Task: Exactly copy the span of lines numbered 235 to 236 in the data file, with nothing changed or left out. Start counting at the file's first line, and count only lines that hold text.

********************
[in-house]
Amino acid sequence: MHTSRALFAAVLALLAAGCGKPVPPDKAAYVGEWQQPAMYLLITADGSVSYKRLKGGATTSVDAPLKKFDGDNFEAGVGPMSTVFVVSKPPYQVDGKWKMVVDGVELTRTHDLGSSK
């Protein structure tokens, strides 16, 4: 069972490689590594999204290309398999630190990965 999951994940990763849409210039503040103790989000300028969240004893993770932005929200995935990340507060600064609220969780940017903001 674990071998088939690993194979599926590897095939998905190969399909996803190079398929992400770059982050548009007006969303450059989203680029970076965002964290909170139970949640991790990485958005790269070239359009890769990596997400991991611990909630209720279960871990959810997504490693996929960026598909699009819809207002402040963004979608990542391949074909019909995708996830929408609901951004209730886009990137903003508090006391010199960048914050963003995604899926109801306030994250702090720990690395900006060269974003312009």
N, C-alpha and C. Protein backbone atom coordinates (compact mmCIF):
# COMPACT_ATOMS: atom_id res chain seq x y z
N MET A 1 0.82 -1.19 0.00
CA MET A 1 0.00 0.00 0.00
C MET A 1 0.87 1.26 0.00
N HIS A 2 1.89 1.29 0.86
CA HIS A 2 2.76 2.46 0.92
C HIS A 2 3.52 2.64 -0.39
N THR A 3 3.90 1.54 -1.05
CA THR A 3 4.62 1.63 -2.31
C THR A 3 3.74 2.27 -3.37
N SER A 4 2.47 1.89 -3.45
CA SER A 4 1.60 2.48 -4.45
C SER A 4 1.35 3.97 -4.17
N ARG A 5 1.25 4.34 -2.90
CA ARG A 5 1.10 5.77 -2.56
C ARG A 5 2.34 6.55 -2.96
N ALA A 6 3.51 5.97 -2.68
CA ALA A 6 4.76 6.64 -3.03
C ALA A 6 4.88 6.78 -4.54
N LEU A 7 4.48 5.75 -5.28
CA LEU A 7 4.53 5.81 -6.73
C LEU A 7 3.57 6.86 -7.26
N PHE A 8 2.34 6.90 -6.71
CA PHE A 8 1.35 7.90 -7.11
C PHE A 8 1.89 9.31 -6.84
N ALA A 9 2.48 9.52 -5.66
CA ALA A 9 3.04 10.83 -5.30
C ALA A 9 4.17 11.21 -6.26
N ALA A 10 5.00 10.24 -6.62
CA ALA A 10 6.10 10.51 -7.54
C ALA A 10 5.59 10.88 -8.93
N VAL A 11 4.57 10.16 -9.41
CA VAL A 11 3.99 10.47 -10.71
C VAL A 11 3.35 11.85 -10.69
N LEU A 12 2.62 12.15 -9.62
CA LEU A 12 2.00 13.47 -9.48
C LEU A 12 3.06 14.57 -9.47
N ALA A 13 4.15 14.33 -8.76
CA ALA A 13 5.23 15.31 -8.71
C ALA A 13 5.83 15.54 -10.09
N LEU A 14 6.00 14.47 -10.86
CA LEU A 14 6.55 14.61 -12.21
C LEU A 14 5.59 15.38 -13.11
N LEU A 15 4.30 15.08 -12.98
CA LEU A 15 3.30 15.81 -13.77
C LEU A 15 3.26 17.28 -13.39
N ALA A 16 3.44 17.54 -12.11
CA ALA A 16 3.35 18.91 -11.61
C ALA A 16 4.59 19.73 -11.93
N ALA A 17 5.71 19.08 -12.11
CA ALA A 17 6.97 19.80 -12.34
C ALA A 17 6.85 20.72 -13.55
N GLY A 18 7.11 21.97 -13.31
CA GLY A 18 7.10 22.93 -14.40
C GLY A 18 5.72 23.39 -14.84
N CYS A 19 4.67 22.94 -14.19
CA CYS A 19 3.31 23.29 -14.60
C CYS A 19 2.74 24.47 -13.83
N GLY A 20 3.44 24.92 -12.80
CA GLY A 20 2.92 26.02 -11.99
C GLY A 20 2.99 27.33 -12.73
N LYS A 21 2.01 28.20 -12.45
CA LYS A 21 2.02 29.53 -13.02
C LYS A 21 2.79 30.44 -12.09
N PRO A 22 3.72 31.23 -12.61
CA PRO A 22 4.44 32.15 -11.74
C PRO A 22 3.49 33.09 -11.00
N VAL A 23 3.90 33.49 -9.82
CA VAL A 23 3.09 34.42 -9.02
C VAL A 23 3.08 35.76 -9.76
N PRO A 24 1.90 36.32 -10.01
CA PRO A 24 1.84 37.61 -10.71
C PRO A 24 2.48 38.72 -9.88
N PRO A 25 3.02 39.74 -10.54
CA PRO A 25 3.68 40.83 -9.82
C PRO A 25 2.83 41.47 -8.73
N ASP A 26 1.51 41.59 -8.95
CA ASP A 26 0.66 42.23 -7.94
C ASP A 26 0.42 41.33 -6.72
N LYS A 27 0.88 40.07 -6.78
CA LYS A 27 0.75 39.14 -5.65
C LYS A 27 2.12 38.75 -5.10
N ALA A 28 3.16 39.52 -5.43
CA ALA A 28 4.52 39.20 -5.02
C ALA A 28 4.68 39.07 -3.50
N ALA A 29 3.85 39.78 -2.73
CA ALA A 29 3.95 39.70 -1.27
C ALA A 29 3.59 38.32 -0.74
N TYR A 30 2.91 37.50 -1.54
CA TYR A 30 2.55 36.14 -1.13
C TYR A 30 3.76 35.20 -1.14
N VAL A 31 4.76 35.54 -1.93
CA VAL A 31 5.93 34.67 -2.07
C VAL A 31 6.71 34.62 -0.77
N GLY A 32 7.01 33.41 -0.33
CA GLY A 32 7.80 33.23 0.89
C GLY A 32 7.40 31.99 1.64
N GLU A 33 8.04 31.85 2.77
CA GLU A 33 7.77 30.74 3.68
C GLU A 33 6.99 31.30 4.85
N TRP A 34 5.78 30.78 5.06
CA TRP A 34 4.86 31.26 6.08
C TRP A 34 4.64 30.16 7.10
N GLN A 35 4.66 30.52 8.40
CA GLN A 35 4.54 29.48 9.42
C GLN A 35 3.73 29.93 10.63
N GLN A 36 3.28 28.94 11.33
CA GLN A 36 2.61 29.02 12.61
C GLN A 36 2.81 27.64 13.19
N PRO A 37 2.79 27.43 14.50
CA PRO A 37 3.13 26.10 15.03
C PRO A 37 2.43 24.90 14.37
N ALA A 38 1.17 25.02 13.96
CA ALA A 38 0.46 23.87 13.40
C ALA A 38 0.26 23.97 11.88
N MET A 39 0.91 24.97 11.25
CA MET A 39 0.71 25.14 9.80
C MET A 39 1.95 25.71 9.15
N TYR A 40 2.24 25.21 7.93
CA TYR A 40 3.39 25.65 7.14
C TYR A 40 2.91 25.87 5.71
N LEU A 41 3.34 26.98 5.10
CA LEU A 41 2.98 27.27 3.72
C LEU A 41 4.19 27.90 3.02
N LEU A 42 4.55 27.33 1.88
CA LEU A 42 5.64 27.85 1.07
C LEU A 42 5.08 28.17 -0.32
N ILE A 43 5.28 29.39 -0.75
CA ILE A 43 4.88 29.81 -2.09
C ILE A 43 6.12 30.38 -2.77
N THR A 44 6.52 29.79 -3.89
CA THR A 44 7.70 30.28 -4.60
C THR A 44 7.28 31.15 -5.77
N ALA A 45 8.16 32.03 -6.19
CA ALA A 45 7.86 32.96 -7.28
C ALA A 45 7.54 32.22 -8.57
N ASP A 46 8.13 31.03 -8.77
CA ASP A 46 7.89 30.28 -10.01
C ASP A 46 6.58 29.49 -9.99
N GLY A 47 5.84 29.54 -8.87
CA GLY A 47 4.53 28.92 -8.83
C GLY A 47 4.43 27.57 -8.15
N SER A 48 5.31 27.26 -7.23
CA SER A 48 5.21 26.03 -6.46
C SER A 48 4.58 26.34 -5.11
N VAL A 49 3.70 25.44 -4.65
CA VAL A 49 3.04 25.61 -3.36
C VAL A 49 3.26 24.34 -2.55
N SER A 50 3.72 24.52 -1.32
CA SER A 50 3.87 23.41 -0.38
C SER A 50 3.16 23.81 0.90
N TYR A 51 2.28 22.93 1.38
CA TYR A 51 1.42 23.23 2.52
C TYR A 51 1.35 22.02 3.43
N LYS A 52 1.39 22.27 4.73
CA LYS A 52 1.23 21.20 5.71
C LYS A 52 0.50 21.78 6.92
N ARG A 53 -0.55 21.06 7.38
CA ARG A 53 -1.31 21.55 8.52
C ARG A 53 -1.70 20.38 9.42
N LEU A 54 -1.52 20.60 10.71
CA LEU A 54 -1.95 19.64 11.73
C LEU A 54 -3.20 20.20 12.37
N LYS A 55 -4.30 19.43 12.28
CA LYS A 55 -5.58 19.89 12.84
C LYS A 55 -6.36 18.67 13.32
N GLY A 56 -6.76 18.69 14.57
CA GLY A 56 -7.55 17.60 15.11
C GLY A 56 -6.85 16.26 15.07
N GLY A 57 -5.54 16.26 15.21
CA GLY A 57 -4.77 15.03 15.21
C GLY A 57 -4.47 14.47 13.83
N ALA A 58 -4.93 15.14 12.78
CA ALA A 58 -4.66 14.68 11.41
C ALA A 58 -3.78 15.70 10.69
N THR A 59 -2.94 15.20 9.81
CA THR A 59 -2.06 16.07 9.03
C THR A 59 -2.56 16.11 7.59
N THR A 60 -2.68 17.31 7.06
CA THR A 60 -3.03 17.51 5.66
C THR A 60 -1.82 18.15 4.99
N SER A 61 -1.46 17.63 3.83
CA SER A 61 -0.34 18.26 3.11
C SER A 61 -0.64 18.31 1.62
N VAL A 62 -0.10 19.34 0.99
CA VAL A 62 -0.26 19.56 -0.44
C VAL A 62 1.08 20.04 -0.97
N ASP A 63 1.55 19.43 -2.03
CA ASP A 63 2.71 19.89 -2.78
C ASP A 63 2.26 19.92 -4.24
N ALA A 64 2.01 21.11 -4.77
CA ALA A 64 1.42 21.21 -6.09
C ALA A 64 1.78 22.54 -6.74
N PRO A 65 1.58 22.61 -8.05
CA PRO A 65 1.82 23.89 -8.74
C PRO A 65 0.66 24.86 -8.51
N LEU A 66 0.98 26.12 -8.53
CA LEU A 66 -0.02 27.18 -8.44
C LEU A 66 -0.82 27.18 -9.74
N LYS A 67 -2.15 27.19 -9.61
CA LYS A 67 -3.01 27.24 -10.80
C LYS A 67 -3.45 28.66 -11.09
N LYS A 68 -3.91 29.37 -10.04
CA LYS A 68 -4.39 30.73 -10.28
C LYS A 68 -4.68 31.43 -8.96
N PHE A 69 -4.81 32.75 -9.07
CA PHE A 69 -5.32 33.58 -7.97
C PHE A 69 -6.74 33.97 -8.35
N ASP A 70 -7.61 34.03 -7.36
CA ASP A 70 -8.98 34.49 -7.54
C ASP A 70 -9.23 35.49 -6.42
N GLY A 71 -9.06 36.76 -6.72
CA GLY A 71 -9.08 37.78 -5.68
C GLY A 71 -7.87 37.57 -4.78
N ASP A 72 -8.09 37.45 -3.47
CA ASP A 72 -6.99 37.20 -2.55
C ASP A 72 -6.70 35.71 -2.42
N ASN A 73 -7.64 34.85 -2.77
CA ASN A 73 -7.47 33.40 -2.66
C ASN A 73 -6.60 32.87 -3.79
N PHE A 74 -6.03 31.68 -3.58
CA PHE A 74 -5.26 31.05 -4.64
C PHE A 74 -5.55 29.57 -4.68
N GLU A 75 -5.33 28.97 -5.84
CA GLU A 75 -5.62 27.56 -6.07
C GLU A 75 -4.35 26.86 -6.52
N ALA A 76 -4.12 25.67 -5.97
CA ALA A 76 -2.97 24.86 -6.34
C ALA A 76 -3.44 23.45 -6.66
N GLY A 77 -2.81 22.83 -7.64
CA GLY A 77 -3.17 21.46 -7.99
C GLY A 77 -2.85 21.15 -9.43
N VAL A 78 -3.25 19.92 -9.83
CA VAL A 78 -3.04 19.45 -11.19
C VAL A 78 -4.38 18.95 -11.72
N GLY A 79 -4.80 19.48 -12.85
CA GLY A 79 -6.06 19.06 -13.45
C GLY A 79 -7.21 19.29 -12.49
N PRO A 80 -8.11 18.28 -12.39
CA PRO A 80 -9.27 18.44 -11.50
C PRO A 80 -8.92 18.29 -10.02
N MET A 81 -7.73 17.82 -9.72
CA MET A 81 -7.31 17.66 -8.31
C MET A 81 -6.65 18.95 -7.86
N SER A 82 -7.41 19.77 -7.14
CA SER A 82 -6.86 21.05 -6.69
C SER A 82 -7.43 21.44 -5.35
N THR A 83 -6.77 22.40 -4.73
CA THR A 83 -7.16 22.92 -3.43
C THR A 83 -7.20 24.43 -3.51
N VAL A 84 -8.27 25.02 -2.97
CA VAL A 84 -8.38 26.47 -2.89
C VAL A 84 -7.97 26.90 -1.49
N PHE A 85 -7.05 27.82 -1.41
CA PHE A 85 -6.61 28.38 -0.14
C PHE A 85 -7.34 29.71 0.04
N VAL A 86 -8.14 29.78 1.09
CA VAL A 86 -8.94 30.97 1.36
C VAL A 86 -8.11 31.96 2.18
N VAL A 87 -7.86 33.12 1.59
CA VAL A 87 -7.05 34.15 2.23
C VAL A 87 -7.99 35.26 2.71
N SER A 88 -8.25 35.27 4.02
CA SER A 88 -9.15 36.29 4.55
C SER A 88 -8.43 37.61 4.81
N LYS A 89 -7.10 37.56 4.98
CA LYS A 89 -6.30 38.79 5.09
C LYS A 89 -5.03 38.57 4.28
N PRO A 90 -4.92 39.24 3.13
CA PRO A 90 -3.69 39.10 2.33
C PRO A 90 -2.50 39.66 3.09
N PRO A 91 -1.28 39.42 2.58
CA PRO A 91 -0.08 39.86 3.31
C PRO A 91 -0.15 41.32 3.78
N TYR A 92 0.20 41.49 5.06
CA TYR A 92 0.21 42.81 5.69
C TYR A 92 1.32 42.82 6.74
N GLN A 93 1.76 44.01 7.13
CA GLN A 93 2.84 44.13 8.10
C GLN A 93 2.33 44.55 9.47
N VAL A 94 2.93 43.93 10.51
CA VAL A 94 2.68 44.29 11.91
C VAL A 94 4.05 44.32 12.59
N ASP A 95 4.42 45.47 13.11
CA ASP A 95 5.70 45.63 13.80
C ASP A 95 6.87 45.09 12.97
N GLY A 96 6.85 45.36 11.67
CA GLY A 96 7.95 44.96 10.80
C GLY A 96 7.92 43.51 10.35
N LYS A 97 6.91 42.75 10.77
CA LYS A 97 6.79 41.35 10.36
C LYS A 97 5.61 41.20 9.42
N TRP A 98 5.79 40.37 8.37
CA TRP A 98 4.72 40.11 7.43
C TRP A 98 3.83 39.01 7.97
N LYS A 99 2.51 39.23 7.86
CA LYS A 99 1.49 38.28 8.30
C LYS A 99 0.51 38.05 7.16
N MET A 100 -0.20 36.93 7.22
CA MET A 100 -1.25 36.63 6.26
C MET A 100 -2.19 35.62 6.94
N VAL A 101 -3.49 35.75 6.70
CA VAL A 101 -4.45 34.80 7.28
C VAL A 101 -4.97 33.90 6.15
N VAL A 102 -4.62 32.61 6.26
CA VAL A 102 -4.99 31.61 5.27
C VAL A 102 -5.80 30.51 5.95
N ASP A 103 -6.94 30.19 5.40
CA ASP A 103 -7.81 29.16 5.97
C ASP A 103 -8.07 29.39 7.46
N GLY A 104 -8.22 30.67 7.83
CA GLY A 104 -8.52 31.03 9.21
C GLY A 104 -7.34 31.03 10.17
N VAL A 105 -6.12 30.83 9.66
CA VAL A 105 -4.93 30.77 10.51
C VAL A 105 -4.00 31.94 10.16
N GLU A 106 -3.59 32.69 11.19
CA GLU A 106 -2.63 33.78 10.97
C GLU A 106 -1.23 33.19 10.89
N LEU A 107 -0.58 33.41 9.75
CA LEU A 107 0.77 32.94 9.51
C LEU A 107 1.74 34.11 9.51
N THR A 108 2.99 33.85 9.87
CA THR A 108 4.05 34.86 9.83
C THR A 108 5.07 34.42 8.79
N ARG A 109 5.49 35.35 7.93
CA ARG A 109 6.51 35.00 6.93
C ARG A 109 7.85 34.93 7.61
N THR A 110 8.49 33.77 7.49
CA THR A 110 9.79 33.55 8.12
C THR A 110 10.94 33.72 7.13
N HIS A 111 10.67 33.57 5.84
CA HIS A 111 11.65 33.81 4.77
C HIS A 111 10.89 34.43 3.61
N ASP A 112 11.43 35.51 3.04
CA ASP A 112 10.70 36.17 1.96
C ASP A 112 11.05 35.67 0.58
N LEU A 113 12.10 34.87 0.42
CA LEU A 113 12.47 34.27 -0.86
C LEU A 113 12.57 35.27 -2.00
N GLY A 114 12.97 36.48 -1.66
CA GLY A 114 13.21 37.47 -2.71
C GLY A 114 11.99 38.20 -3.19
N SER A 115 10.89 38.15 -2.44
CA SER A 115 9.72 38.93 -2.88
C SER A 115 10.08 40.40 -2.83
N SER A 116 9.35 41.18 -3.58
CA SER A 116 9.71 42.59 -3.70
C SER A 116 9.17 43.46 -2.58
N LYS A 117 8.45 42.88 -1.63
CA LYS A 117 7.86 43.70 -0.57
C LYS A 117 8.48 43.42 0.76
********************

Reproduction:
CA GLY A 77 -3.17 21.46 -7.99
C GLY A 77 -2.85 21.15 -9.43